price., per , share* or./ other standard i of
reference oh - theXexchange. etc In
stock ; transactions 1 In": the Uni ted States
a:point*is:sl;|in;Great:Brltaln 'it is £1
sterling; :Unt- coffee :. and cotton' it- is
the;', one-hundredth partTof \ a -cent,
and ! in \ oil, grain, 'pork, etc.. If is 1
cent. " '\u25a0;' \u25a0, --^' \u25a0>\u25a0;-\u25a0 -.•';. .*
''• : - ; ,•: . "•_.-\u25a0
iWHO WROTE ITJ—P. J. CMC M City. For
years I < hare been ? endearorlng to discover the
name of .the author of the poem In- which are
the following lines,' but- ''hate not-been sue
cessfnl:^-•,::,.\u25a0•-;;.•\u25a0:.-,--..-' \u25a0;•\u25a0--...,-. - - .•.•;-
With !^ smooth ' dissimulation, skilled to . grace,
A,, devil's purpose with an angel's face.
«These' >llnes7.do -hot : appear : in : ; the
books i ; of /quotations.' 7 Possibly j some
reader can furnish ? the ' name. If so,
please send "to this' department on a
postal ; card, i^ / :
-\u25a0 -IMPERIAL VAIXEY LANDS— E., Sebastopol.
Cal.^'jls^ there^to be an. opening of gorenimeiit
lands Aln v tbe ' Imperial -; valley, ? .California, in
the a near future?- Where could one obtain par
ticulars? .-. . \u25a0 \u25a0 ,:,-\u25a0 ,'r ••»\u25a0•:\u25a0-\u25a0 '_\u25a0 - -..-\u25a0
f Communicate with - the general land
-office, Washington, D.,C. S
':'''*;'<\u25a0 >' ; -\s ;•'''\u25a0\u25a0\u25a0\u25a0\u25a0. •.,*:\u25a0•-"•:. -' : ; ,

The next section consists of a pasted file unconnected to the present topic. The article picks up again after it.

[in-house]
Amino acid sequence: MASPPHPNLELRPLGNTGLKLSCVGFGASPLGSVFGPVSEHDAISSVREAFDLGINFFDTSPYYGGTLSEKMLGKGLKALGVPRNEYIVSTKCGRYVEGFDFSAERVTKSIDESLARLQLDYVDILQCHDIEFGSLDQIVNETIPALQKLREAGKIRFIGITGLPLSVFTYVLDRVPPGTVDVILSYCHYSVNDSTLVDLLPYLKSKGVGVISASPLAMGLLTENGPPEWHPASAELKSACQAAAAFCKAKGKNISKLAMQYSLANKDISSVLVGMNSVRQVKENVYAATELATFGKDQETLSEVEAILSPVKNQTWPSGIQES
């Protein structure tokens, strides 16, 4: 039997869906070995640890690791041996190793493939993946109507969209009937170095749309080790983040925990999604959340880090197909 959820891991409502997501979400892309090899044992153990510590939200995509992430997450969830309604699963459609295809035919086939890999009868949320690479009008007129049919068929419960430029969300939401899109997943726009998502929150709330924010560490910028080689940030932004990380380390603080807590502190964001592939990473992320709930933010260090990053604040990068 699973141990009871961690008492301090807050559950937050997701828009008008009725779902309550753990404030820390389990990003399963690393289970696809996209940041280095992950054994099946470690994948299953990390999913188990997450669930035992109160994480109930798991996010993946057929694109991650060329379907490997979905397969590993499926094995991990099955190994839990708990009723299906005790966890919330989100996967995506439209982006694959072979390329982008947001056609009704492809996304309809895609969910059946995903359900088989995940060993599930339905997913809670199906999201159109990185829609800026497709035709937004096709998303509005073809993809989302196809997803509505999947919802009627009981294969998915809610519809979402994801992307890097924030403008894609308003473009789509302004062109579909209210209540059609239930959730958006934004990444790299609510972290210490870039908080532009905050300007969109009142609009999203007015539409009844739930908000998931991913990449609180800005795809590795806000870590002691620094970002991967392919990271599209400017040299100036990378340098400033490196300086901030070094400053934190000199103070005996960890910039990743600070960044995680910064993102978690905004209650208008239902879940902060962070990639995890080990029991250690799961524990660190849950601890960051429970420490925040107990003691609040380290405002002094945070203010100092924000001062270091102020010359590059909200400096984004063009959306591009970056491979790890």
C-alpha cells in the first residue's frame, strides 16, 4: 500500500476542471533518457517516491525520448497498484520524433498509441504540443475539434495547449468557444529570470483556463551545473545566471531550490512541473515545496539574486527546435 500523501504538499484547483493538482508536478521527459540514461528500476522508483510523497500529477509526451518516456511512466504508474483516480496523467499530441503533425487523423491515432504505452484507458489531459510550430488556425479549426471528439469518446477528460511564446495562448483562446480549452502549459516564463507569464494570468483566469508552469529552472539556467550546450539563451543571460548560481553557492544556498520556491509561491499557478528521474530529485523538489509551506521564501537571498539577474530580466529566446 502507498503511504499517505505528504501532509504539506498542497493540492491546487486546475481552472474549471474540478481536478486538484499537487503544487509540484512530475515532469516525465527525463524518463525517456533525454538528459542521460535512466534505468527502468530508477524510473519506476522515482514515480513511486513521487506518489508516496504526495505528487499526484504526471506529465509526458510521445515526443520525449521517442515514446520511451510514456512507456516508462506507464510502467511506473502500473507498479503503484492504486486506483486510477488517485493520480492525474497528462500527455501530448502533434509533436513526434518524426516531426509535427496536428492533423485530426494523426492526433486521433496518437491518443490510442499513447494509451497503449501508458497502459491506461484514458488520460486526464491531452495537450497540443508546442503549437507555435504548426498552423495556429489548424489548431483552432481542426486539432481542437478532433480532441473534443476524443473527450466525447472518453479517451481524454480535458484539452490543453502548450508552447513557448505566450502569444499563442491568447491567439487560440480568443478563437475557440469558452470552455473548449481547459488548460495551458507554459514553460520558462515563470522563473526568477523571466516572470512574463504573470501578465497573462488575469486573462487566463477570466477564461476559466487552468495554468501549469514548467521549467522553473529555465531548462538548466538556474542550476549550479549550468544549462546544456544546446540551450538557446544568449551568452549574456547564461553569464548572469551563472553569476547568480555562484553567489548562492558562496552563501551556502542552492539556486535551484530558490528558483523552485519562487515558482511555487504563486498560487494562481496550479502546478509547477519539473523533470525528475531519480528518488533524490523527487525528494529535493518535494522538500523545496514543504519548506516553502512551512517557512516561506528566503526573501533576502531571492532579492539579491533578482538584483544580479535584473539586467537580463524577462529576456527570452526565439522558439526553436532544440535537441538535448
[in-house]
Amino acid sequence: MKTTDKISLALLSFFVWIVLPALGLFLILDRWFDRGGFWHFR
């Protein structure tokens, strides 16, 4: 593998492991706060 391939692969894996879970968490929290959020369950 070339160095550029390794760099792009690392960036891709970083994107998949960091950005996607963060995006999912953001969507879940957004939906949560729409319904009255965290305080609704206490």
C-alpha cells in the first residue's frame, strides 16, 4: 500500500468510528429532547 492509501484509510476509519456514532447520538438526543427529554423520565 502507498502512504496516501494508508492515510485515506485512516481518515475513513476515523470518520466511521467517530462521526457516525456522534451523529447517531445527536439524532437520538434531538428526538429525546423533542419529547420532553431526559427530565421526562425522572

: -POLE^OMPING-N.:£L.B., City. What la
the •• record for,-: pole Taulttng or; jumping? : *
: "-Teri{feetrten:anfl one-haif . inches^ by
G. ; Mbsgrove, England. : 1866,* and 10
feet'! 9' lnches by' D.- Anderson, 'England.
the : guests / of in- Louisville,
Ky.',^ where*; Mrs.'; Keeney's old "', home is
situated.'; 1 .Miss Keeney 'has been at
tending,.' the \u25a0 horsey show, every evening
In the box party chaperoned by her
cousinr Mrs.;^ McAfee, who "'was', also
r hostess at one r of the largest teas given
'or xthe attractive : visitor \u25a0] during her
stay ;ln . the south. Miirs/ Keeney '&nd
-.her^mo^her are ; going '^to /New- York*
; after] th'elr visit^ in ; Louisville > and will
-.visit other .'eastern cities before their
return \ early" in 'December. *
.'\u25a0 ''' "'. •\u25a0•\u25a0' "'-*"-"' : \u25a0'•'' V;V:'.
" Mra^ Sidney Joseph 'entertained ' yes
terday.at feme of^thVprettlesriuncheons
'of we"ek :griven at;the~ St Francis,
\u25a0' and the i colors ...were ;the -yellow , and
fgold r of "the l Portola'a festival I suggested
' in> clusters J of '- marigolds' ; and^ brilliant
i poppies v on • ; the ?r table. ! ;f, Thejluncheon
i was j i n". coiripl Ixrient S to : ; Miss Maud .= Fay,*
and among^thosehbldden-.to -. meet "the
'.. singer .were:; ' t ."..' - . \
Mrs. ™ Stanley ''Fay-' \u25a0•-. Miss Edna Fay ' \u25a0
Mrß.; PW or New .York Mr*." Leon Greenebanm {
\u0084;M rs.; Frank -McComasj Mrs.^Phlltp King Brown
4 Mrs. .:• Arthur (Bacbman^ MisßE6tel!« Fay . .